A writer inspired by nature and human nature

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#RRBC Book of the Month: PURE TRASH by Bette A. Stevens (Adventure/Ages 10-Adult)


A single day. A lifetime of lessons.

PURE TRASH by Bette A. Stevens has been selected one of three books chosen March Books of the Month by Rave Reviews Book Club. PURE TRASH (Available in Paperback $5.49 and eBook $2.99 versions).  A great book for adolescents, young adults, parents, guardians, mentors, and educators to read and discuss.

About the Book

In this short story prequel to the author’s novel DOG BONE SOUP, Shawn and Willie Daniels are off on a Saturday adventure in search of trash to turn into treasure. It is going to be a great day. Shawn is sure of it. No school and no bullies to remind him that he’s not one of the crowd.

“A nostalgic gem – I was swept away from the first paragraph and thoroughly enjoyed this skillfully written short story. This author knows how to paint mind-pictures and flavor them with taste, smell, and sound.”  WJ Scott, Children’s Author, Fairy Dust.

 

PURE TRASH by Bette A. Stevens (Excerpt) “Trash to Treasures”

Mr. Stark himself was behind the counter today. I always liked to see him. He was smiling back as if he was glad to see us, too. Empty bottles and all. Most of the clerks hated to see empties. They’d roll their eyes and shake their heads as if to say, “Not you two, again.” But not Mr. Stark. He was a different sort. His silver and black speckled hair had waves that curled around his face. His haircut sort of fit right in with his smile. Bright blue eyes sparkled and danced inside those wire-framed spectacles that looked way too small for his big round face.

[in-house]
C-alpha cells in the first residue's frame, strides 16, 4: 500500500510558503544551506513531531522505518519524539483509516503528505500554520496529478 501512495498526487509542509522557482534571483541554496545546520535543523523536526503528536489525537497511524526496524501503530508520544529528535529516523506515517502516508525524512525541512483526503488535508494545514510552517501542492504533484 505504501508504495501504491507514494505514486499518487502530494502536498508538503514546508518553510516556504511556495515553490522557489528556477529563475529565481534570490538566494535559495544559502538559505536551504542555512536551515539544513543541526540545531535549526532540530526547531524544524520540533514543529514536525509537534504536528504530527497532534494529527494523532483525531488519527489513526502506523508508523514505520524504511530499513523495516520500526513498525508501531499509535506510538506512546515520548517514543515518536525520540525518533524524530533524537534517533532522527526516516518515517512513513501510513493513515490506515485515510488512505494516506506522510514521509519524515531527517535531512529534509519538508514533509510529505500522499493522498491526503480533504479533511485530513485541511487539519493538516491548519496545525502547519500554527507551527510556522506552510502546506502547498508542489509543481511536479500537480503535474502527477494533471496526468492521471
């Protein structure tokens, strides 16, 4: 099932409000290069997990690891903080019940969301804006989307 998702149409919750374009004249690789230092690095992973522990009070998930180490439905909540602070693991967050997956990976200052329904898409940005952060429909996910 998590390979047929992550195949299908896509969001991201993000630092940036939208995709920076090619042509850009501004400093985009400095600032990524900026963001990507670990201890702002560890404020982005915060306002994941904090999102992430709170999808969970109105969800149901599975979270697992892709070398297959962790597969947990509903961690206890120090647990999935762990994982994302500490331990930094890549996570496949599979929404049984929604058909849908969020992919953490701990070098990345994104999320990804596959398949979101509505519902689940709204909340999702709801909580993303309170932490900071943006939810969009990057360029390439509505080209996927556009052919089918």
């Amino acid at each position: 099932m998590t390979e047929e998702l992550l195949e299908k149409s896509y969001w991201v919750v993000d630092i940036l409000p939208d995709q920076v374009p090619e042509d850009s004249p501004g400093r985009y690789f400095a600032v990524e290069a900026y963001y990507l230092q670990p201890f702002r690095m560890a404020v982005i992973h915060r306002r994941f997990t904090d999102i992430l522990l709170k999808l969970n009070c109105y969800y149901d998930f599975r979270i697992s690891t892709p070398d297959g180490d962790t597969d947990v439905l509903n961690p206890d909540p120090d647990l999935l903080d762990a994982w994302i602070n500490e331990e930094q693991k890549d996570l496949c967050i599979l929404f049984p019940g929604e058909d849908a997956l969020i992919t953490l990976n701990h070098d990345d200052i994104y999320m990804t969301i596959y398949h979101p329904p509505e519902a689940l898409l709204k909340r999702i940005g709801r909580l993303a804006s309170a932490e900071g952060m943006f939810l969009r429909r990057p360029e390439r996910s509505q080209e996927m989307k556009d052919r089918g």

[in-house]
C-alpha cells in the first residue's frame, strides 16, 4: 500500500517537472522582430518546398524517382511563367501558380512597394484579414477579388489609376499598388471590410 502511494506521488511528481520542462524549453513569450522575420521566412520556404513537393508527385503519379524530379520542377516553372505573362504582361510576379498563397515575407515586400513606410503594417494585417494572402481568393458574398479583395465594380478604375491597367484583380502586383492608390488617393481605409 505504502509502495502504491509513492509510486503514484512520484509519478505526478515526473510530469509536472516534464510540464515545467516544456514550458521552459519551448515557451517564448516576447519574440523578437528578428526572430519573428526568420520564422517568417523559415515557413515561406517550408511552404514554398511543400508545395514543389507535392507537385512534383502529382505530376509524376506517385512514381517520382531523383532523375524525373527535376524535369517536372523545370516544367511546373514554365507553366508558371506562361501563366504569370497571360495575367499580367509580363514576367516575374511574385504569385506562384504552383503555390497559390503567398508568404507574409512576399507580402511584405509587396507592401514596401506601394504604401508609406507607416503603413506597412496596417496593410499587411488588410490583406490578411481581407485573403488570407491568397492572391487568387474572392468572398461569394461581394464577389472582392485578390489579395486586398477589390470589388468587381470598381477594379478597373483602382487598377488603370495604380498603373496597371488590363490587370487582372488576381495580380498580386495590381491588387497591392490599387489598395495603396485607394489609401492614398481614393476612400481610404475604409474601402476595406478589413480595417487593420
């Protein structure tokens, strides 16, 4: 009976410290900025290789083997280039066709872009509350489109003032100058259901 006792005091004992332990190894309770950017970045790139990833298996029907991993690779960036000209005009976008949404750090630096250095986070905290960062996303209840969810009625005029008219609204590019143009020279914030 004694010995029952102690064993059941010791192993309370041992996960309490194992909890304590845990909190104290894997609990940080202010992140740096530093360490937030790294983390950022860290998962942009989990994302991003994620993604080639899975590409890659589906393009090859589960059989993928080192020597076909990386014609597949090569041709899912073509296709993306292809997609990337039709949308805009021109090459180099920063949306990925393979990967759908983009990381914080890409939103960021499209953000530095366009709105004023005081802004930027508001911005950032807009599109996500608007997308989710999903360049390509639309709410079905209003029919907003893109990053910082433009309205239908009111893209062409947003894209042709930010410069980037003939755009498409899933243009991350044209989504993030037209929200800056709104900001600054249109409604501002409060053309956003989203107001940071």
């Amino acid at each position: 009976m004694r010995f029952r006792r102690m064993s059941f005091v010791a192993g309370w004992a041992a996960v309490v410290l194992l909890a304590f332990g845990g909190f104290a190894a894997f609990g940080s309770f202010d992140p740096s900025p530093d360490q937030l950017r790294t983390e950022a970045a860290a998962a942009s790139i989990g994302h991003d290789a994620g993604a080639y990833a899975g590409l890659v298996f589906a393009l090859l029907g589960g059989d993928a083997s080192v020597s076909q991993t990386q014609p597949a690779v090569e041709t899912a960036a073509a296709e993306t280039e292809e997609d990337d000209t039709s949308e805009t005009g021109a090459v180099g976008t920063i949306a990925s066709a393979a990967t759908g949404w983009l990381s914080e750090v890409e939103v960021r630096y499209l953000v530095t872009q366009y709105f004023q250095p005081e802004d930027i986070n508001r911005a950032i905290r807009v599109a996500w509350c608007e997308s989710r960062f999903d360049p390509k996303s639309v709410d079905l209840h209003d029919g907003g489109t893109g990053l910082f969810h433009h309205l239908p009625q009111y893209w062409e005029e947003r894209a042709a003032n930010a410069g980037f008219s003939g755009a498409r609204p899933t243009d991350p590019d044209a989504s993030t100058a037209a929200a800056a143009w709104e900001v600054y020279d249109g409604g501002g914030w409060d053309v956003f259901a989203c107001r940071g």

“Hi, boys! Looks like you two young ’uns are in for some extra treats with all those empty bottles.” Mr. Stark smiled at Willie and me as he counted them up. “Forty-eight cents,” he said, reaching into the cash drawer for the four dimes and eight pennies that he pressed into my hand as he winked and smiled.

I was sure that Mr. Stark knew I’d divide the money between us. The other clerks would have tossed a quarter, two dimes and three pennies right down on the counter. But not Mr. Stark. He closed my fingers around the coins with his huge hand. It felt like a big friendly hug. I knew why I liked him a lot.

“Thank you, sir!” I smiled back at Mr. Stark and then down at Willie. Willie and me headed straight back out the door. We sat on the steps and began our storefront ritual. We had all the time in the world today. We were as free as the birds and the bees. We had our bikes and plenty of money to boot.